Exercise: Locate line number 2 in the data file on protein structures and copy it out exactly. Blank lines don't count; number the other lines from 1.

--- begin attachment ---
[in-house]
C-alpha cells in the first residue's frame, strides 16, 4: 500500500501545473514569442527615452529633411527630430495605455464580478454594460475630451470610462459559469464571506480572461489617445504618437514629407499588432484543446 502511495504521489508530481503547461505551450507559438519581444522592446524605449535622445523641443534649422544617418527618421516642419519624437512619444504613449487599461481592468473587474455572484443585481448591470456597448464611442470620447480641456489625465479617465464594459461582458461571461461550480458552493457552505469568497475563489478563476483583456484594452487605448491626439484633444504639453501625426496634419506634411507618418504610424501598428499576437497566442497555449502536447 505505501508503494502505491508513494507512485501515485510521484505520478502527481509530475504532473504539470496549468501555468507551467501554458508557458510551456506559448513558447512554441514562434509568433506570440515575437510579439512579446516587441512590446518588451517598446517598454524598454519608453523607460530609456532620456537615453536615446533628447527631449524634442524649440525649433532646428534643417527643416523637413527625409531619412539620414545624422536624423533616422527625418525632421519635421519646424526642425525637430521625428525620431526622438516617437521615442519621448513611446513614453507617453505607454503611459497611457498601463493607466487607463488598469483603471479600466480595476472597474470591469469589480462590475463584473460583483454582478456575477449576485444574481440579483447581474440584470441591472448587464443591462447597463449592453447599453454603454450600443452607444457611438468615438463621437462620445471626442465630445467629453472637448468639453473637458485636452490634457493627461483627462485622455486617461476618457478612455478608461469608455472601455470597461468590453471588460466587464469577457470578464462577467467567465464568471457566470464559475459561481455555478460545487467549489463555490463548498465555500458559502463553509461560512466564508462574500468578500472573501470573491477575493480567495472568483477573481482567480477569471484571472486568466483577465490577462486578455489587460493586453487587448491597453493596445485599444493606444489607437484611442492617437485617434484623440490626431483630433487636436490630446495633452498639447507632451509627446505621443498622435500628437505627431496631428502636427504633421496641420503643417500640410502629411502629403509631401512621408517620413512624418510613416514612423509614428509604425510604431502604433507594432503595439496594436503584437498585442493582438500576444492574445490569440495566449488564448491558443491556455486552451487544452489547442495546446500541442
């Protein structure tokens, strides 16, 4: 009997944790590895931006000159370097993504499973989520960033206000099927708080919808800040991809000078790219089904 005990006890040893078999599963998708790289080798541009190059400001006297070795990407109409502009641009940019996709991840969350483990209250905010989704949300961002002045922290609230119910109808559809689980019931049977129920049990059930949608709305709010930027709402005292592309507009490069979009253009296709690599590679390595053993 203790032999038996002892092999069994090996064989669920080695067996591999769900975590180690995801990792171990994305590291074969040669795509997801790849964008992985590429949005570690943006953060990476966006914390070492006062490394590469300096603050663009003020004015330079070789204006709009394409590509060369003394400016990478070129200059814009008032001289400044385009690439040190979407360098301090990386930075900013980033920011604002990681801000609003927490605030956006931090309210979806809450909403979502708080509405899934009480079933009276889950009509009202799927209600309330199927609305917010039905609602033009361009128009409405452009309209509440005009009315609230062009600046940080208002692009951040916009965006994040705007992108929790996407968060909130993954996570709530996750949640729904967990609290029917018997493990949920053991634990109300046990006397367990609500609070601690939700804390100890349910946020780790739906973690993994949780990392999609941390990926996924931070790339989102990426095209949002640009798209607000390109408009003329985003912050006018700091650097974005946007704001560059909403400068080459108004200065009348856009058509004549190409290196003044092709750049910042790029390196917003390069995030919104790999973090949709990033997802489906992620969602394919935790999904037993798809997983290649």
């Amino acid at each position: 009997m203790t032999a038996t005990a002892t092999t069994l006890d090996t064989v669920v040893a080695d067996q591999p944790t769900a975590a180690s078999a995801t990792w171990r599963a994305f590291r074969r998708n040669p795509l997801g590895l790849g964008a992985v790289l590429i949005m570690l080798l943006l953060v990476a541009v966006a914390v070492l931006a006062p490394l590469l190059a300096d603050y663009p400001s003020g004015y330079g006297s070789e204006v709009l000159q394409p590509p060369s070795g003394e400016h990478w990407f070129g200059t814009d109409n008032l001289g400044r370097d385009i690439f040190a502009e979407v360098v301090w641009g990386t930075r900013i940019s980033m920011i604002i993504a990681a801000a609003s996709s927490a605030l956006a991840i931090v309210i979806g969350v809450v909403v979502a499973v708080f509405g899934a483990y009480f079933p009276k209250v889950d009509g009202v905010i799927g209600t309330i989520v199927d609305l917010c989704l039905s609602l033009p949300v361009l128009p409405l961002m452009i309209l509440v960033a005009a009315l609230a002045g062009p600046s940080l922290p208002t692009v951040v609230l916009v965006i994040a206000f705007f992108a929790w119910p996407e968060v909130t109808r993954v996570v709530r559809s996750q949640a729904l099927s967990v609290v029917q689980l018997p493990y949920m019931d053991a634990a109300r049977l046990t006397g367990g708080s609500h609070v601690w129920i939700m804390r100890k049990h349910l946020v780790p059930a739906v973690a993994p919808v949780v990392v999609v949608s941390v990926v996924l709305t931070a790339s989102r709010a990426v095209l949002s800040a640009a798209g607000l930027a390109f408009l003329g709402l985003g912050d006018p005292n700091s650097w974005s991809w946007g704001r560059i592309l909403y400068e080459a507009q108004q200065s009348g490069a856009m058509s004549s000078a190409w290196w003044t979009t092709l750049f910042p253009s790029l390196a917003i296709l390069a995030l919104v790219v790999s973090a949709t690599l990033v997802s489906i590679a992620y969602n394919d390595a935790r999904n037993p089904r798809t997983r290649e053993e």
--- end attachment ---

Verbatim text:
C-alpha cells in the first residue's frame, strides 16, 4: 500500500501545473514569442527615452529633411527630430495605455464580478454594460475630451470610462459559469464571506480572461489617445504618437514629407499588432484543446 502511495504521489508530481503547461505551450507559438519581444522592446524605449535622445523641443534649422544617418527618421516642419519624437512619444504613449487599461481592468473587474455572484443585481448591470456597448464611442470620447480641456489625465479617465464594459461582458461571461461550480458552493457552505469568497475563489478563476483583456484594452487605448491626439484633444504639453501625426496634419506634411507618418504610424501598428499576437497566442497555449502536447 505505501508503494502505491508513494507512485501515485510521484505520478502527481509530475504532473504539470496549468501555468507551467501554458508557458510551456506559448513558447512554441514562434509568433506570440515575437510579439512579446516587441512590446518588451517598446517598454524598454519608453523607460530609456532620456537615453536615446533628447527631449524634442524649440525649433532646428534643417527643416523637413527625409531619412539620414545624422536624423533616422527625418525632421519635421519646424526642425525637430521625428525620431526622438516617437521615442519621448513611446513614453507617453505607454503611459497611457498601463493607466487607463488598469483603471479600466480595476472597474470591469469589480462590475463584473460583483454582478456575477449576485444574481440579483447581474440584470441591472448587464443591462447597463449592453447599453454603454450600443452607444457611438468615438463621437462620445471626442465630445467629453472637448468639453473637458485636452490634457493627461483627462485622455486617461476618457478612455478608461469608455472601455470597461468590453471588460466587464469577457470578464462577467467567465464568471457566470464559475459561481455555478460545487467549489463555490463548498465555500458559502463553509461560512466564508462574500468578500472573501470573491477575493480567495472568483477573481482567480477569471484571472486568466483577465490577462486578455489587460493586453487587448491597453493596445485599444493606444489607437484611442492617437485617434484623440490626431483630433487636436490630446495633452498639447507632451509627446505621443498622435500628437505627431496631428502636427504633421496641420503643417500640410502629411502629403509631401512621408517620413512624418510613416514612423509614428509604425510604431502604433507594432503595439496594436503584437498585442493582438500576444492574445490569440495566449488564448491558443491556455486552451487544452489547442495546446500541442